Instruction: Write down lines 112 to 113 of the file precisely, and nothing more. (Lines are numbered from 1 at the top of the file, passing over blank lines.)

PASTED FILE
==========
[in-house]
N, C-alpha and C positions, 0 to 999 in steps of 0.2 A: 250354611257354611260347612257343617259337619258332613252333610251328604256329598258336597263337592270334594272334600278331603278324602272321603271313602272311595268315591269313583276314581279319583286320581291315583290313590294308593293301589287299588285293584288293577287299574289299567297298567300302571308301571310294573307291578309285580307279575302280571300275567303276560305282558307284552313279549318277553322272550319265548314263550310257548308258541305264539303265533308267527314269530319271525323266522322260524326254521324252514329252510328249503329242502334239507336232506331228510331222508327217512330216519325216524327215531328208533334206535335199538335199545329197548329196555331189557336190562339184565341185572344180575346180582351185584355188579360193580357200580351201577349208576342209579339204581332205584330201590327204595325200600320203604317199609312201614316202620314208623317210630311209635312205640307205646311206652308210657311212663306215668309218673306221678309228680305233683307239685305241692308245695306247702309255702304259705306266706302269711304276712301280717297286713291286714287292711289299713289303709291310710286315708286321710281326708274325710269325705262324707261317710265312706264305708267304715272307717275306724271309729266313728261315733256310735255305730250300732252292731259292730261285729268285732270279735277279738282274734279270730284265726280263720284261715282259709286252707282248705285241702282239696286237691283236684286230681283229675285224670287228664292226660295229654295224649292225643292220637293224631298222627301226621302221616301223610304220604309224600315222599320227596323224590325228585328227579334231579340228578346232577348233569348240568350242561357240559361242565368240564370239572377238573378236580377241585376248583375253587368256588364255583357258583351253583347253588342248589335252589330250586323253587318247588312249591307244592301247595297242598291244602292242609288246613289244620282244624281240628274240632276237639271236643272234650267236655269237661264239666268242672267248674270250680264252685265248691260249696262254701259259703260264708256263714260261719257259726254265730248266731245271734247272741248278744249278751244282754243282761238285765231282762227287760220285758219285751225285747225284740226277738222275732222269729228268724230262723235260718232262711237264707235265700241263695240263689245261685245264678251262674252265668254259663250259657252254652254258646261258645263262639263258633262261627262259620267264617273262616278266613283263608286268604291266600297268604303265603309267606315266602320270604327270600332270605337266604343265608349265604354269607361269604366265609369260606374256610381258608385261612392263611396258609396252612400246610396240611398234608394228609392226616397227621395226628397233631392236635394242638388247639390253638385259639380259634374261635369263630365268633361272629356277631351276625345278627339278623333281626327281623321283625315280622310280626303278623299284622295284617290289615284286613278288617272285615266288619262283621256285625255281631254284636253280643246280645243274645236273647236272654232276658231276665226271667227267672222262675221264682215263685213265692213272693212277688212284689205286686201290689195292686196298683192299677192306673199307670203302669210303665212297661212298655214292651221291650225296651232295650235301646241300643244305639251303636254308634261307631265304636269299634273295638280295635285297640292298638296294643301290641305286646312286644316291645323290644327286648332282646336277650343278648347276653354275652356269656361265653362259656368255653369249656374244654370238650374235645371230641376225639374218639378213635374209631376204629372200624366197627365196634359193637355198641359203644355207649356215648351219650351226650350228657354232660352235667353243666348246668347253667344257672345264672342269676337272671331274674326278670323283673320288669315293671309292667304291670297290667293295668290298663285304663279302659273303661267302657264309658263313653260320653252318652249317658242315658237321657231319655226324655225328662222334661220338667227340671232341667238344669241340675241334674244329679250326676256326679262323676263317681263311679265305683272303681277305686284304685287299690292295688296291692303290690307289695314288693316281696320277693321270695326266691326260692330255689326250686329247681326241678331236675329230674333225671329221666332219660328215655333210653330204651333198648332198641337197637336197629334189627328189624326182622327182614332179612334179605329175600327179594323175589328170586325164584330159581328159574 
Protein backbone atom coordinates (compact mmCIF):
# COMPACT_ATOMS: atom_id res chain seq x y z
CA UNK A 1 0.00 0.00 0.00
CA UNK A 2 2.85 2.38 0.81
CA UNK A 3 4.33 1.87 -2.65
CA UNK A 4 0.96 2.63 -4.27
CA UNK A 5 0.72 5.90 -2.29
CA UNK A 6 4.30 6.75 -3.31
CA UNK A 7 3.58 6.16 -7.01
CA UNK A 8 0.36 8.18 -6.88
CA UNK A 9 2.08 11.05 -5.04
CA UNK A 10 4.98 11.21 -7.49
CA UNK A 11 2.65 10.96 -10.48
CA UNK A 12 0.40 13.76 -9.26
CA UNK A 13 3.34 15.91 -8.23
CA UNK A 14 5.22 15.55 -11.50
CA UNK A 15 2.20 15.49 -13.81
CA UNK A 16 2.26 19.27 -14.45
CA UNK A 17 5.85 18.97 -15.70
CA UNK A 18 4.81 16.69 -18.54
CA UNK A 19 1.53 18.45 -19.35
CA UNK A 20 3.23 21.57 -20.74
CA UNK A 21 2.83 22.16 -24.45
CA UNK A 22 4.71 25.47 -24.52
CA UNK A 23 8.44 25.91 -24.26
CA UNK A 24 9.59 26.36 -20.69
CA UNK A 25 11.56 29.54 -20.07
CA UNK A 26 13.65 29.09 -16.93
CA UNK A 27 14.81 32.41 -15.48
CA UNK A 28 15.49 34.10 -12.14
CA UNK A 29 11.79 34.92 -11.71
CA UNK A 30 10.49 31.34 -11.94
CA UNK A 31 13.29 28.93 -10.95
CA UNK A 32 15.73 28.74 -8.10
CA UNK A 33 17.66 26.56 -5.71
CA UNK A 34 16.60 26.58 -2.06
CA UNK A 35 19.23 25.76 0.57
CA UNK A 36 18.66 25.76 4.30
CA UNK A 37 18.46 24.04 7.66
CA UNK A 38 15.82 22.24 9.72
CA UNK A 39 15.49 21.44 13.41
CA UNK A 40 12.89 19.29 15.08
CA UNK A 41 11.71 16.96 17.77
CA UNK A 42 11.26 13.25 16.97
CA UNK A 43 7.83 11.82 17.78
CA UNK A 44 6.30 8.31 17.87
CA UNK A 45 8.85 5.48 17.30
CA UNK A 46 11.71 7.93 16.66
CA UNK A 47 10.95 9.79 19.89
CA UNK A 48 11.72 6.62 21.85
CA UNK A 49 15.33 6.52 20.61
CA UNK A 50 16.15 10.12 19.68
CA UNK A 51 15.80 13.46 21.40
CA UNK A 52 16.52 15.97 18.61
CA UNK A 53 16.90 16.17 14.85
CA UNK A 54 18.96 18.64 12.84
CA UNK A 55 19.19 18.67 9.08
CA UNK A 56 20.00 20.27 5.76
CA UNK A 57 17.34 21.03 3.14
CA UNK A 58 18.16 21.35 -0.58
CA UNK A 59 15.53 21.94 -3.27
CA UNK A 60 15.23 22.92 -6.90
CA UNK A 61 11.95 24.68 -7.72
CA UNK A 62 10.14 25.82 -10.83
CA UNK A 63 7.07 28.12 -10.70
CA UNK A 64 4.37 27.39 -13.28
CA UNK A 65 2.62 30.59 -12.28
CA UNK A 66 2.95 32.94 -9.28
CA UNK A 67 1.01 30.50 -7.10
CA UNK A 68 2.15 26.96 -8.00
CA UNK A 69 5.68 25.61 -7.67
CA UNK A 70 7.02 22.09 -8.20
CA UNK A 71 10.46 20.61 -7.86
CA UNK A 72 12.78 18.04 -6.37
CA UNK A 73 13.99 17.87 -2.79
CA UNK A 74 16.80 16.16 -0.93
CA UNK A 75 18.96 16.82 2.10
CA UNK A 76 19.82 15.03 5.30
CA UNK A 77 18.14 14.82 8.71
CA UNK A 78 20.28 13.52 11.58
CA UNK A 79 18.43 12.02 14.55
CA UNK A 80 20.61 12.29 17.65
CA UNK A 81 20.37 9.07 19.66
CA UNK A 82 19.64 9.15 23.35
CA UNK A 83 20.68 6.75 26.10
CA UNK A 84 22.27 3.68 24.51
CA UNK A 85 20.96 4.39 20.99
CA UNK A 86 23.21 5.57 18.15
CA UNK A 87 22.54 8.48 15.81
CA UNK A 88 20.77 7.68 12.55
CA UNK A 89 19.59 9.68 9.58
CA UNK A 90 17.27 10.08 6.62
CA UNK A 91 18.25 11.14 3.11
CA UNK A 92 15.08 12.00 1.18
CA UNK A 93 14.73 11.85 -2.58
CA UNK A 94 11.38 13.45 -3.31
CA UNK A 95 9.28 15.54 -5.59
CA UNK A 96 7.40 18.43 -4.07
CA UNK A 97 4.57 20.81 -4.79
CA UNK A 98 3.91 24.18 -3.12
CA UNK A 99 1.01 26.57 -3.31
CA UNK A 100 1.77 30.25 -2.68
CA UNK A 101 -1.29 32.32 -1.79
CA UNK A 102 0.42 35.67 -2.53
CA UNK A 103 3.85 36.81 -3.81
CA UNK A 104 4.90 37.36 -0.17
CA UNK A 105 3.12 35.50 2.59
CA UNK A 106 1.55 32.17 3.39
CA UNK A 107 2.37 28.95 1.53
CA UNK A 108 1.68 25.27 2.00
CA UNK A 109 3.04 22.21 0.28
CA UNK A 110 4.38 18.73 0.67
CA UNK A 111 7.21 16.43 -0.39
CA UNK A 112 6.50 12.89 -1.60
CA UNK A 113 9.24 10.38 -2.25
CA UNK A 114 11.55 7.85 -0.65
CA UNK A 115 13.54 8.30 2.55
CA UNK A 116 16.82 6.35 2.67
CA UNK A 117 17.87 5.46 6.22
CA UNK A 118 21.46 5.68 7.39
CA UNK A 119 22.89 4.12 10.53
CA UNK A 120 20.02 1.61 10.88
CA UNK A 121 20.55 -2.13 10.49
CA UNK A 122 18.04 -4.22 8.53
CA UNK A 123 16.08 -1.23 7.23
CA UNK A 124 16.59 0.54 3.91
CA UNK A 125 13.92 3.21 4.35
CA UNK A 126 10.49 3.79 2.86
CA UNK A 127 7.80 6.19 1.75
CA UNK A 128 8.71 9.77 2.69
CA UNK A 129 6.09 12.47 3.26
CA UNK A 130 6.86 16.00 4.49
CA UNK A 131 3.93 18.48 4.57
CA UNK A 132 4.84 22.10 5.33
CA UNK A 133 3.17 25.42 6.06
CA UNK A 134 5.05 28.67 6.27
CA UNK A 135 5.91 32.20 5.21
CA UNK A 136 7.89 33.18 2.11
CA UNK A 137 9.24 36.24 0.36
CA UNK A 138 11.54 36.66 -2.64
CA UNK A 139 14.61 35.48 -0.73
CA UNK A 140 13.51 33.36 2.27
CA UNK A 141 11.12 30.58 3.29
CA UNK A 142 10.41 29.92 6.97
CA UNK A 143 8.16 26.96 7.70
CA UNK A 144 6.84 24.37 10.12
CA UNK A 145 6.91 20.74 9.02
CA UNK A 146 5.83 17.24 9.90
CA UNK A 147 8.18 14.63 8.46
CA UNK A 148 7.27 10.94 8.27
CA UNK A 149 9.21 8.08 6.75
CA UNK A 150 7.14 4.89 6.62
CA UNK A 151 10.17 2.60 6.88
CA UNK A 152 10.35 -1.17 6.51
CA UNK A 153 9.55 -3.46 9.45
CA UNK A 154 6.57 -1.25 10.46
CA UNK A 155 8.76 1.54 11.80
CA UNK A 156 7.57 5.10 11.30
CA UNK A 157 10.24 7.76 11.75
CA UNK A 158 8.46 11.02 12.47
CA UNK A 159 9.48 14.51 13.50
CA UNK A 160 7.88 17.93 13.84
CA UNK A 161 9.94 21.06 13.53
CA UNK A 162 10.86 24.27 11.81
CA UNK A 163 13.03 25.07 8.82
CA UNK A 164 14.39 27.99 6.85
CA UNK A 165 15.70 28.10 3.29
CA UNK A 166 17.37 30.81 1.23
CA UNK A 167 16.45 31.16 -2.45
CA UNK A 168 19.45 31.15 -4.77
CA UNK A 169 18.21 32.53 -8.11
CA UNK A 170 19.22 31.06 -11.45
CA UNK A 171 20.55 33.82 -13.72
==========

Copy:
CA UNK A 108 1.68 25.27 2.00
CA UNK A 109 3.04 22.21 0.28